Table 1: Rating criteria for single leg squat: good and poor stability.

Single Leg Squat


1. Overall Impression
Smooth, good-quality movement
General control
Controlled change-over between repetitions
Ease of movement
Staggered movement
Increased speed to attempt to control movement
Effort to control movement
Trunk “wobble”

2. Weight Transfer
Minimal translation of centre of mass
Upright trunk
Discernible translation of centre of mass
Trunk leaning forward or to side
Extended time to transfer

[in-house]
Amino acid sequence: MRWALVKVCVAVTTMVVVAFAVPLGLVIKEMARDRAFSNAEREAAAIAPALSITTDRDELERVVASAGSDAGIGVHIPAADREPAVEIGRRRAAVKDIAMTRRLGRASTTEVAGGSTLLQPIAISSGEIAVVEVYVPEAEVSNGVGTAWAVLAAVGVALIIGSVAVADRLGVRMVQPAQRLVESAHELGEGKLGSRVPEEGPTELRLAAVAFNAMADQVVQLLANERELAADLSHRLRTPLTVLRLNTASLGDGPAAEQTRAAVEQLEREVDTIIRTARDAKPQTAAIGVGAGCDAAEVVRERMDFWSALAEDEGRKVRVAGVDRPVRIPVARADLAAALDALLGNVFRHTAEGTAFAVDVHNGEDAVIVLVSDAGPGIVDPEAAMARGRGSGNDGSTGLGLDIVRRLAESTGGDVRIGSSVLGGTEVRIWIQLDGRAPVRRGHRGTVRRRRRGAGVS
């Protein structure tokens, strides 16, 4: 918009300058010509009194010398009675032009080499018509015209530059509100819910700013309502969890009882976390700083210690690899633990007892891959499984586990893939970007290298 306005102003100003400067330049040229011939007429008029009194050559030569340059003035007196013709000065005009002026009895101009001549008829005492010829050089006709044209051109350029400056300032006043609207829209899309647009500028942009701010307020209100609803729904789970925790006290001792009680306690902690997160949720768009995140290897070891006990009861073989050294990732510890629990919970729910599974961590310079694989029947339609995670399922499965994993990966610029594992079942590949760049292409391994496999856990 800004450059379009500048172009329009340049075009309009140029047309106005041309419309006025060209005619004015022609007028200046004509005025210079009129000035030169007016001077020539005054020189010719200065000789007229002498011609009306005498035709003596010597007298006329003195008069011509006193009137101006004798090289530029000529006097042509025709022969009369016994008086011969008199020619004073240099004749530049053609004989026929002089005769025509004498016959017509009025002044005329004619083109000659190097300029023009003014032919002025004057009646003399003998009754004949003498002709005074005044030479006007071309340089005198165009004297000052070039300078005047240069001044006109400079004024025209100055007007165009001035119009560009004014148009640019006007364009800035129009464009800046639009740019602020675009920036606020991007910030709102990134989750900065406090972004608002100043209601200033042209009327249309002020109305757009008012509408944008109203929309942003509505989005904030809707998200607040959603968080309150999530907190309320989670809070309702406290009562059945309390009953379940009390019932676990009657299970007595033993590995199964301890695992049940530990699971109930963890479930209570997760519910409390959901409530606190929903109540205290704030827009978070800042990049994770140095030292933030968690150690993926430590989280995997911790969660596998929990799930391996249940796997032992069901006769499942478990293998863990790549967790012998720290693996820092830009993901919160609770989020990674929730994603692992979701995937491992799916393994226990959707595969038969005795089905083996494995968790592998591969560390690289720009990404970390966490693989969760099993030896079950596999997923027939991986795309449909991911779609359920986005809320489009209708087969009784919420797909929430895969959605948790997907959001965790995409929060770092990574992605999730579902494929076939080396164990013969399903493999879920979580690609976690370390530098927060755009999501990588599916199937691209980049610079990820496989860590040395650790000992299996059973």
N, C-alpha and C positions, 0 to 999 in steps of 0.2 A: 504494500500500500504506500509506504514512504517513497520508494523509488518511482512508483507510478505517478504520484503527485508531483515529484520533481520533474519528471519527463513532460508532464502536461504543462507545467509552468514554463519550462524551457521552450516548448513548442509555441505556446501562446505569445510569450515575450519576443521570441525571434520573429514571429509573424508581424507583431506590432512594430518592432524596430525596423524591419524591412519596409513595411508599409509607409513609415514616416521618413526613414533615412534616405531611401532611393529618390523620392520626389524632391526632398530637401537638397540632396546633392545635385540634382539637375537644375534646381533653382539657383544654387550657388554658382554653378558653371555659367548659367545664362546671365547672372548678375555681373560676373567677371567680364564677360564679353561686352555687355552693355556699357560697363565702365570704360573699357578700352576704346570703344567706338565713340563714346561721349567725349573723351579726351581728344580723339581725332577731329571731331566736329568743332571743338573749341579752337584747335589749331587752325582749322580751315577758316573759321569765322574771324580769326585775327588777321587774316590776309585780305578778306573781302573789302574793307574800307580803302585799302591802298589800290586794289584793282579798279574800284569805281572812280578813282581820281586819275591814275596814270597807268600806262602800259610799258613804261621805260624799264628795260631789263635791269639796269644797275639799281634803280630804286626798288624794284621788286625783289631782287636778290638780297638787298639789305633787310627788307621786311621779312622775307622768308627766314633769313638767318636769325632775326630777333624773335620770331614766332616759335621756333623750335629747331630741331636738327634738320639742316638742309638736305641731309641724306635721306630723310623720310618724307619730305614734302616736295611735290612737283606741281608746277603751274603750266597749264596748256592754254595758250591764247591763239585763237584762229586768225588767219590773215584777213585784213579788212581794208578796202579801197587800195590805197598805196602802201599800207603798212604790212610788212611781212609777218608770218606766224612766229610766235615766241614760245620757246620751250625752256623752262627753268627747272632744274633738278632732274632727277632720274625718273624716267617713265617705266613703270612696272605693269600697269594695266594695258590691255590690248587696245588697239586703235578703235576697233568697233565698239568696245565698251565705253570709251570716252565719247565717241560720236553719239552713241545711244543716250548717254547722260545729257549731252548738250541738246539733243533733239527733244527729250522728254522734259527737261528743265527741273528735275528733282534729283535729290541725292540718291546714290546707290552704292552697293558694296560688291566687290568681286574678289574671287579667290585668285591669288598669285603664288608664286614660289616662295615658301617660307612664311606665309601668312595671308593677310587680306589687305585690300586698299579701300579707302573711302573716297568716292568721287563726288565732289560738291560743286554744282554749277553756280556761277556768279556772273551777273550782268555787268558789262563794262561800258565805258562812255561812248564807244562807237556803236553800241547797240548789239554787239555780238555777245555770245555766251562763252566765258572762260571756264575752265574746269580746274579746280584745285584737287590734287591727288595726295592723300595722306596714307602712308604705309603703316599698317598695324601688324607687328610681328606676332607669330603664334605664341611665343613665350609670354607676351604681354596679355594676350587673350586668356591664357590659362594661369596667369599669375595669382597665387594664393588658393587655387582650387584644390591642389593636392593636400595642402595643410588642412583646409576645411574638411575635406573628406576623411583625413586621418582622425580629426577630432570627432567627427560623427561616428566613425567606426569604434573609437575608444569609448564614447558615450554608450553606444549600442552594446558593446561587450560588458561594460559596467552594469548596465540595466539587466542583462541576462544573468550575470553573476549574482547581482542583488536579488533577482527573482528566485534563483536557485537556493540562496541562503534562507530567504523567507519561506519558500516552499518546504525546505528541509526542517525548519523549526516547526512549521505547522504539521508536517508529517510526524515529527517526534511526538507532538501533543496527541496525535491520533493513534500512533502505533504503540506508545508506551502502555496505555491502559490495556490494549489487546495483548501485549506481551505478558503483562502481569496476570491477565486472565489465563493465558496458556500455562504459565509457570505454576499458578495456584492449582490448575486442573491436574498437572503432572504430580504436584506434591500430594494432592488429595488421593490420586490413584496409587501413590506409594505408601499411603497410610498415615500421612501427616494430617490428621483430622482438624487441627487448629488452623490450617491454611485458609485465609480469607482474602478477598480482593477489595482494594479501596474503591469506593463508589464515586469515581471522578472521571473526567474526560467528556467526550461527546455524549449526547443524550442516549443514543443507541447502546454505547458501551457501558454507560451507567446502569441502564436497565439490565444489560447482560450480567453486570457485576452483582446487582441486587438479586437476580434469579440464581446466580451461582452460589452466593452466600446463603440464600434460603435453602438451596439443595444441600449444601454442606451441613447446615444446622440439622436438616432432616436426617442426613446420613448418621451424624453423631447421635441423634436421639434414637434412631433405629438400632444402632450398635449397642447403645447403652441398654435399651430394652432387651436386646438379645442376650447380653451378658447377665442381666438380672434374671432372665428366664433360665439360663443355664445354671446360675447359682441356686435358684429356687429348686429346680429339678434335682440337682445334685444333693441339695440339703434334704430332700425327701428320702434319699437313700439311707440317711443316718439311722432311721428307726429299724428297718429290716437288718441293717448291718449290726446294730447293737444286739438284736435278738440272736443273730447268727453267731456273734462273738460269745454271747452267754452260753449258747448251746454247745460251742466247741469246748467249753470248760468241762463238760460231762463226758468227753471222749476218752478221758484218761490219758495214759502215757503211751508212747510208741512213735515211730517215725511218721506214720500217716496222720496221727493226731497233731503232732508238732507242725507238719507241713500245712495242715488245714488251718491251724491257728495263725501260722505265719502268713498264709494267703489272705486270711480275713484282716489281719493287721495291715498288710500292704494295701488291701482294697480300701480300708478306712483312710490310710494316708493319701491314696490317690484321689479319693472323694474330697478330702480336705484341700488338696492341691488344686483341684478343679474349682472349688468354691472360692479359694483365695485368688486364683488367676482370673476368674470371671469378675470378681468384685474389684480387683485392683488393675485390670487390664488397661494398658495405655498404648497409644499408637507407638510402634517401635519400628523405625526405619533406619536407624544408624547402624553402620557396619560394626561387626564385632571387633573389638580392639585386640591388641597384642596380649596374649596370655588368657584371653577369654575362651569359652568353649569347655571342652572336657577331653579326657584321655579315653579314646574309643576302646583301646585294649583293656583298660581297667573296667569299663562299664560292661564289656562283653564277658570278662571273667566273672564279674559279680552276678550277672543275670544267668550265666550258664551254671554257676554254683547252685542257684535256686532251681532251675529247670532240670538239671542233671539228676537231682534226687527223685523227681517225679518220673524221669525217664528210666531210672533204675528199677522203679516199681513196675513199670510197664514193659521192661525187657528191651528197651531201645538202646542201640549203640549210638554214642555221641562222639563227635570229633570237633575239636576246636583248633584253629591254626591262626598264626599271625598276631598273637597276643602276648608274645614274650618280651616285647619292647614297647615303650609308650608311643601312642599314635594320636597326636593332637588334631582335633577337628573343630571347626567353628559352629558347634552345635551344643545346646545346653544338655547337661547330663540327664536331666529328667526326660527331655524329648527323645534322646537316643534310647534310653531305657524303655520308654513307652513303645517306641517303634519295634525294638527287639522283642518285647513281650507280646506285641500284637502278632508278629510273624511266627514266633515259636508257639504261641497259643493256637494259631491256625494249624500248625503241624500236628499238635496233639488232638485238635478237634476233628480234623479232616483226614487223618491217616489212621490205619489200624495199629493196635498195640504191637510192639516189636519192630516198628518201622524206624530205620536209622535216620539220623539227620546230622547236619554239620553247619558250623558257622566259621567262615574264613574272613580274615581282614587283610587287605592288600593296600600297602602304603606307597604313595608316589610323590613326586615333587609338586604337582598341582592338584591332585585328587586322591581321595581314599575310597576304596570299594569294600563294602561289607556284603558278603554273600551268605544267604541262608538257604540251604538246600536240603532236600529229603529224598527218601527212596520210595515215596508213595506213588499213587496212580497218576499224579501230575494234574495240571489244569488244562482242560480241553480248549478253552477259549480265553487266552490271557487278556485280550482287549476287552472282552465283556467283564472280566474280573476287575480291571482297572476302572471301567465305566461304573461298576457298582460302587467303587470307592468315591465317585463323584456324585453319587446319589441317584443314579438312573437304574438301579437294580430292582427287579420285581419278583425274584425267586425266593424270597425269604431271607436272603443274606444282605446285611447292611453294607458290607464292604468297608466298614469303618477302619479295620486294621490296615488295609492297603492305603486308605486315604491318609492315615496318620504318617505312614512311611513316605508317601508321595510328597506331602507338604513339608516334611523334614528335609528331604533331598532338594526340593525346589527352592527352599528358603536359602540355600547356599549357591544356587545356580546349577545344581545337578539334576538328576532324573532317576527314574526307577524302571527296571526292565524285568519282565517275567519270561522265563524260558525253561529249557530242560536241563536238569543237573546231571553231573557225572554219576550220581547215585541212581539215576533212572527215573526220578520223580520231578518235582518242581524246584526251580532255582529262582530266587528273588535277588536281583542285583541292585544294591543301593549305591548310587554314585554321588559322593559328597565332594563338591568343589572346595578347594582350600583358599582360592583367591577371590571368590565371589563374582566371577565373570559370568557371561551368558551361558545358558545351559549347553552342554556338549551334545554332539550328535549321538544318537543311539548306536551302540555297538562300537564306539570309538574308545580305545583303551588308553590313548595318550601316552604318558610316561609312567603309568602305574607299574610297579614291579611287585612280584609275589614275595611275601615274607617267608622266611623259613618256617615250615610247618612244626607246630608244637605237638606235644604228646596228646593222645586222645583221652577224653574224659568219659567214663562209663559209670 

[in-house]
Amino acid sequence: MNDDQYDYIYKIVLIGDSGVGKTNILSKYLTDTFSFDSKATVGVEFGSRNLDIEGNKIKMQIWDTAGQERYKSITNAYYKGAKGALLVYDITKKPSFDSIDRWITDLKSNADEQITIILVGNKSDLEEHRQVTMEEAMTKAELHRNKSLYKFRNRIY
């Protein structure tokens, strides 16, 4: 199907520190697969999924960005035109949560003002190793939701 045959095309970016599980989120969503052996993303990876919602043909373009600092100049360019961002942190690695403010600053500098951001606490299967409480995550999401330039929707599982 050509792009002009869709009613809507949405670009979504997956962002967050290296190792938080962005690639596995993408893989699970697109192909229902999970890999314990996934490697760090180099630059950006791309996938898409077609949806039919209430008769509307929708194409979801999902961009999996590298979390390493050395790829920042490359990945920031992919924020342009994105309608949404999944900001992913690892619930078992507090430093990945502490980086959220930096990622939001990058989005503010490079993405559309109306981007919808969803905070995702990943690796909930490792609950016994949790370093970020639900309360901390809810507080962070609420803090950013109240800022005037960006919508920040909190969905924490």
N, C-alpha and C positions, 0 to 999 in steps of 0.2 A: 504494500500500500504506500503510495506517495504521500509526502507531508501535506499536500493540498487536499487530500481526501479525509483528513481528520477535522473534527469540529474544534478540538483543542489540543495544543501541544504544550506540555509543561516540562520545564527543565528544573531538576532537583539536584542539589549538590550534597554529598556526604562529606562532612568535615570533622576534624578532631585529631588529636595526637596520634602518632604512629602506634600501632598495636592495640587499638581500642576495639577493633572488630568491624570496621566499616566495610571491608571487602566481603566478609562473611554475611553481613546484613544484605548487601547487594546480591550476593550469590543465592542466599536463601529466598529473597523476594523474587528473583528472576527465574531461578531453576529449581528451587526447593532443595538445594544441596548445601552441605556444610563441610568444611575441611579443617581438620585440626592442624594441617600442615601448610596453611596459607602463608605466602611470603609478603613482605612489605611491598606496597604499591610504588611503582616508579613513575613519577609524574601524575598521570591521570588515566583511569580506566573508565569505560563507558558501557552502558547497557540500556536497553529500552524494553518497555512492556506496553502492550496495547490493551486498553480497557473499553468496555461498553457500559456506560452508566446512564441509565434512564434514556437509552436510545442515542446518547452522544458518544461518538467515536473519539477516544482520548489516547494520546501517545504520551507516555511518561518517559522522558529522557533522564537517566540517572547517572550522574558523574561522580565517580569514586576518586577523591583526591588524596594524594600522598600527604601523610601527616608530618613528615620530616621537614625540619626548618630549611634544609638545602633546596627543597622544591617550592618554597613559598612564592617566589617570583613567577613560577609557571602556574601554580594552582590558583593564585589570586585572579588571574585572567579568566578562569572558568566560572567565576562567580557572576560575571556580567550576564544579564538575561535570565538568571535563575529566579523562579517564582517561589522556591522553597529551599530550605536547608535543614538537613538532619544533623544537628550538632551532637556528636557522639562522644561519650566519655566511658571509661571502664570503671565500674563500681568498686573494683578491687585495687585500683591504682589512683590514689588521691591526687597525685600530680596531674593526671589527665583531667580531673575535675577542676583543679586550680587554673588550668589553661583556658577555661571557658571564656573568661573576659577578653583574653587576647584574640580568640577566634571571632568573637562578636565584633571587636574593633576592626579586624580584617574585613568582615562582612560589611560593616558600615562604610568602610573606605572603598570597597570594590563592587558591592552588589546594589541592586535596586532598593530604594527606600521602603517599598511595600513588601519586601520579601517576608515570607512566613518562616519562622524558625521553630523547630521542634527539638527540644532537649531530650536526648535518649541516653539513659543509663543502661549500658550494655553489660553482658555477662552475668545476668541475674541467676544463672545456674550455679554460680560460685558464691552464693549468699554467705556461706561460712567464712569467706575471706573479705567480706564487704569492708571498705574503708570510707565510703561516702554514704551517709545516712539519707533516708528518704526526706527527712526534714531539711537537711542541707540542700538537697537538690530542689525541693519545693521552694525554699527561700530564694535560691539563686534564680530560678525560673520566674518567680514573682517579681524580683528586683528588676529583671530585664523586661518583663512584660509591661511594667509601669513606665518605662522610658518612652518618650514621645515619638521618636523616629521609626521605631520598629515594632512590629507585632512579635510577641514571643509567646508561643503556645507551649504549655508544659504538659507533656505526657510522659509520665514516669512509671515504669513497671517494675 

3. Lumbar Spine & Pelvic Alignment
Minimal movement in all three planes
Frontal plane: ASIS level
Sagittal plane: minimal A-P tilt, rotation
Lateral view: stable lordosis, minimal trunk flexion
Discernible movement with pelvis tilting up or down, rotating toward or away from weightbearing leg, tilting in anterior or posterior direction
Lumbar lordosis increasing or trunk flexion occurring

4. Leg Alignment
Minimal movement out of the starting plane of movement. This takes into account the alignment of the limb, influenced by pelvic width, and Q angle at the kneeDiscernible movement out of the starting plane of movement

5. Foot Alignment
Neutral foot position—remains stable during movementExcessive pronation of foot during squat descent
Externally rotated starting position of lower leg/foot